Sitting for too long is bad for your health, research shows, but counteracting the effects is easy


Sure, you’ve heard about the dangers of sitting all day, but for most jobs, there’s not much you can do about it, right?

Not according to a new study investigating the effects of sitting.

According to research published Thursday in the Journal of the American College of Sports Medicine, walking lightly for five minutes every half hour can help mitigate the increased risk associated with prolonged sitting throughout the day.

The study’s lead author, Keith Diaz, an assistant professor of behavioral medicine at Columbia University Medical Center, said the scientific community has known for decades that prolonged sitting increases the risk of chronic diseases such as diabetes, heart disease and certain types of cancer. risk. But until now, there have been no clear guidelines on how long you can sit and how often you should move.

“We’ve known for about a decade that prolonged sitting increases the risk of most chronic diseases and increases the risk of early death,” said Diaz, who also serves as director of the university’s Exercise Testing Laboratory. Center for Behavioral Cardiovascular Health. “Just like how much fruit and vegetables they should eat and how much exercise they should get, we need to give (people) specific guidance on how to combat the harms of sitting.”

Walking speeds can be as low as 1.9 miles per hour, which is slower than most people’s normal walk, Diaz said. The goal is to break up the sitting position with some movement.

In this study, several health indicators were measured for different combinations of sitting posture and walking time. Although the sample size was small, the study was rigorous and the methodology was robust, said Matthew Bouman, dean of ASU’s College of Health Solutions. Bouman was not involved in the study,

Scientists don’t yet know why being sedentary is so bad, but the working theory is that muscles are important in regulating things like blood sugar and cholesterol levels. But when you sit for too long, your muscles don’t get the chance to contract and function optimally, says Diaz.

Does five minutes every half hour still seem like a lot of work? Even a small “activity snack” like a one-minute walk every hour lowered the study participants’ blood pressure by a “substantial amount,” Diaz said.

All of the study’s participants were typically healthy adults, Buman said, meaning those with chronic medical conditions may see greater benefits.

Many workplaces require people to sit for long periods of the day, but finding ways to exercise is important, experts say.

Even with clearer guidelines, regular transfers still seem out of reach if the office culture doesn’t encourage them.

“Many of us live sedentary or sedentary lifestyles, or have sedentary jobs,” Diaz said. “With these social norms, if you’re away from your desk, people think you’re not working.”

Diaz has struggled to convince employers of the importance of moving during the workday — not just for personal health, but for the bottom line.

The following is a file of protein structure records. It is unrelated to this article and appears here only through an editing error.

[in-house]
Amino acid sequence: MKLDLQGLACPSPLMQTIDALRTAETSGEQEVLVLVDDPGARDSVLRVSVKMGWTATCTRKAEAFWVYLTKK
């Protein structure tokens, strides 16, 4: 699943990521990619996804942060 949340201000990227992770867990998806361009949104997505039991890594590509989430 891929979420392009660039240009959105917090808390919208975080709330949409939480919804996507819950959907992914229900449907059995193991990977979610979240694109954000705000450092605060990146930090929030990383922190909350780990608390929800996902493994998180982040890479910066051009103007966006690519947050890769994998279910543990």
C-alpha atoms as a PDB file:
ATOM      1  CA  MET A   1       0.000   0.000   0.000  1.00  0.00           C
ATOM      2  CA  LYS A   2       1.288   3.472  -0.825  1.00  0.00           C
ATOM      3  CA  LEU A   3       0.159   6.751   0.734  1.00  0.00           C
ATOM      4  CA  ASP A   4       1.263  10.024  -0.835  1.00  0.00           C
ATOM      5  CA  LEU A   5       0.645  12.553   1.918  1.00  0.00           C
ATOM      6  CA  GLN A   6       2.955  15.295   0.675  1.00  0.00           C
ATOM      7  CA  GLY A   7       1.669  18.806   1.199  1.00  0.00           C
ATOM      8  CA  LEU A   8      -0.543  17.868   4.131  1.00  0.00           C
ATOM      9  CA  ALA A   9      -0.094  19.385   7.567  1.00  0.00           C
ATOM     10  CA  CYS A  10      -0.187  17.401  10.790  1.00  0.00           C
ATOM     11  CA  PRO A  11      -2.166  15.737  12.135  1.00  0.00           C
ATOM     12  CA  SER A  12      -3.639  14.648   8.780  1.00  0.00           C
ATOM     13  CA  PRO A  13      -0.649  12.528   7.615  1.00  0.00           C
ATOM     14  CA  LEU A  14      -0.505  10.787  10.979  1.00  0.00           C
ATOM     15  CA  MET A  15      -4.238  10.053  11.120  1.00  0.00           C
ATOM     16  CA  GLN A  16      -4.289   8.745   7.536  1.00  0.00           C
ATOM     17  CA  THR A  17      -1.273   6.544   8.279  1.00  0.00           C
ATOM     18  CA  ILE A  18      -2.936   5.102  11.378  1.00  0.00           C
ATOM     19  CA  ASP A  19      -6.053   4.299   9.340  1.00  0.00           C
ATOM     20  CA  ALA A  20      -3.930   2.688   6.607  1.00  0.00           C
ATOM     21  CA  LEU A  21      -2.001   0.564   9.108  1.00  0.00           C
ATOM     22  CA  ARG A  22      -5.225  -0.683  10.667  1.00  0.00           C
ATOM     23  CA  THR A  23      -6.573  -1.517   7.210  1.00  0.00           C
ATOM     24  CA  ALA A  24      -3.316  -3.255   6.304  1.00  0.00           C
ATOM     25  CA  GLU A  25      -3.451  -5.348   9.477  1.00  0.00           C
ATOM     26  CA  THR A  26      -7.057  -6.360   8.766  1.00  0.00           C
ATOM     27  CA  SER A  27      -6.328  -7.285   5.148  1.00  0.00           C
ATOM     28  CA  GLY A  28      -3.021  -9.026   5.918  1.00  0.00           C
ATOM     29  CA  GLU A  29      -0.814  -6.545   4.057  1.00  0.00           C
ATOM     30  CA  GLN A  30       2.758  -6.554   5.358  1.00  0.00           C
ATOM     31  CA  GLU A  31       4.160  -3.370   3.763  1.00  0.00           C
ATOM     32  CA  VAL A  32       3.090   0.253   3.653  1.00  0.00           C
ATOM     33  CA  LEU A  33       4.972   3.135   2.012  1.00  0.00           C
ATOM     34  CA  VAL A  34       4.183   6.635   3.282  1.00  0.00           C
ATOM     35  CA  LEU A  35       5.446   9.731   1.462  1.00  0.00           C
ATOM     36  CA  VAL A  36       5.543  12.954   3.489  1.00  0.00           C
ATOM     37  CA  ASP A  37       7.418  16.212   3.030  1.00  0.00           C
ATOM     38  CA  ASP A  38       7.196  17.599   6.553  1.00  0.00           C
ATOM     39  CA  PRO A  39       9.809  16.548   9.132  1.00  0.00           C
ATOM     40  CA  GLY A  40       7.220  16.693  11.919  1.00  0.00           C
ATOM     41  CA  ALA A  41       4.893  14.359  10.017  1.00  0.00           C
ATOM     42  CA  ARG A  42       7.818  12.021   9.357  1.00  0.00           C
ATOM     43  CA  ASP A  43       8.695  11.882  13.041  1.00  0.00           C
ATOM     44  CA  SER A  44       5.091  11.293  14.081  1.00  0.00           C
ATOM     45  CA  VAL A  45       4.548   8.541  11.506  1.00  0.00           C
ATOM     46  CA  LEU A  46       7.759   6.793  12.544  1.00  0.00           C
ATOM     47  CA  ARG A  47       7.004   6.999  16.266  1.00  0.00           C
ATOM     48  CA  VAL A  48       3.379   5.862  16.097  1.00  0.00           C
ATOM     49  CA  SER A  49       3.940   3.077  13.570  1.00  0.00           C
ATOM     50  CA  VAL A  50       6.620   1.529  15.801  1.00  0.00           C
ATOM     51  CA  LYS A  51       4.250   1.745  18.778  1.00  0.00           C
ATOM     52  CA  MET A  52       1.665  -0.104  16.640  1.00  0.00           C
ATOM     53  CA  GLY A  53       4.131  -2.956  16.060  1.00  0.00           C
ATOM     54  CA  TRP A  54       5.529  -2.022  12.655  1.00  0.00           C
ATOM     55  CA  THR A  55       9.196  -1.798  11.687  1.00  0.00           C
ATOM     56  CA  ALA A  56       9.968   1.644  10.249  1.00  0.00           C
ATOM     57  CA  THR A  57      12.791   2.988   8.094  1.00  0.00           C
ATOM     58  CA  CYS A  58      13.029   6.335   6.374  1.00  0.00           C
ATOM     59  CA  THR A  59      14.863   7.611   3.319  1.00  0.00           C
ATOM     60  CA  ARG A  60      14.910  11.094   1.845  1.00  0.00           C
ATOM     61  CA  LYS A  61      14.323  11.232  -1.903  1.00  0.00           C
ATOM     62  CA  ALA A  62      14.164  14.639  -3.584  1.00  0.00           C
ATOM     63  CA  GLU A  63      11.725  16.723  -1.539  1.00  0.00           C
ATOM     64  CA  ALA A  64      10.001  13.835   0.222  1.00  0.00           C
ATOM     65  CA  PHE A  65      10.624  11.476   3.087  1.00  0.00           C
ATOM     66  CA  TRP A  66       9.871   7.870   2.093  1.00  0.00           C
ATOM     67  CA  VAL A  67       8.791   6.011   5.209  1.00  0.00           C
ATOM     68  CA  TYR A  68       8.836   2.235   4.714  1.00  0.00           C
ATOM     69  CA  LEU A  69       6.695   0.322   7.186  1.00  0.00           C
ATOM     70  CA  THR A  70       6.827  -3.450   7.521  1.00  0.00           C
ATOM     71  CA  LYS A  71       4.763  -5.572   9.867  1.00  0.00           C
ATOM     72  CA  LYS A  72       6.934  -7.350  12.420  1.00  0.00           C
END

“Sedentary work is an occupational hazard, and healthy workers are more productive,” he said.

The team found that participants who broke out of sitting had more than just physical health benefits. They also found it reduced fatigue and improved mood, Diaz said.

“If you’re only concerned with the bottom line of your productivity, then just sitting at your desk for 8 hours might not actually be that great,” he added.

Despite their popularity, standing desks may not be the answer.

“I’m not sure there’s solid scientific evidence that standing is really better than sitting,” says Diaz. “I’m concerned that people will be mistaken for being healthy by using this table, when maybe they’re actually not that good.”

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What Diaz really hopes people take away from this study is that getting enough exercise is achievable.

Moving doesn’t have to mean leaving your desk if it doesn’t fit with your workplace culture, says CNN fitness contributor Dana Santas, a mind-body coach for professional athletes.

Recent research has only looked at the effectiveness of walking, but Santas says there are other ways to build muscle on a regular basis.

“You can do box squats simply by standing up, sitting down lightly, then popping up again, and repeating the movement over and over again,” Santas said in an email.

If you do have access to more space, Santa likes to recommend a dance break.

“Since most songs are at least 3 minutes in length on average, you can dance away the negative effects of sitting. And, as a bonus – dancing to your favorite tunes will lift your mood too!” she says.

For those with limited mobility or who use a wheelchair, there are still ways to break up sedentary time.

Santa Claus said that everyone should hold out their hands in every direction. People in wheelchairs can do stretches, side bends and twists in the chair, she added.

“Even if you can’t move your lower body and actually stand up from sitting, actively taking deep breaths to engage your diaphragm and move your ribs is good for your posture and overall health,” says Santas.

“The overall message is to move in as many ways as you can,” Bouman said.

Diaz added that the bar doesn’t have to be high to move. “To the extent you can break up your sitting with some sort of exercise break, you’ll still generate some benefit,” he says.

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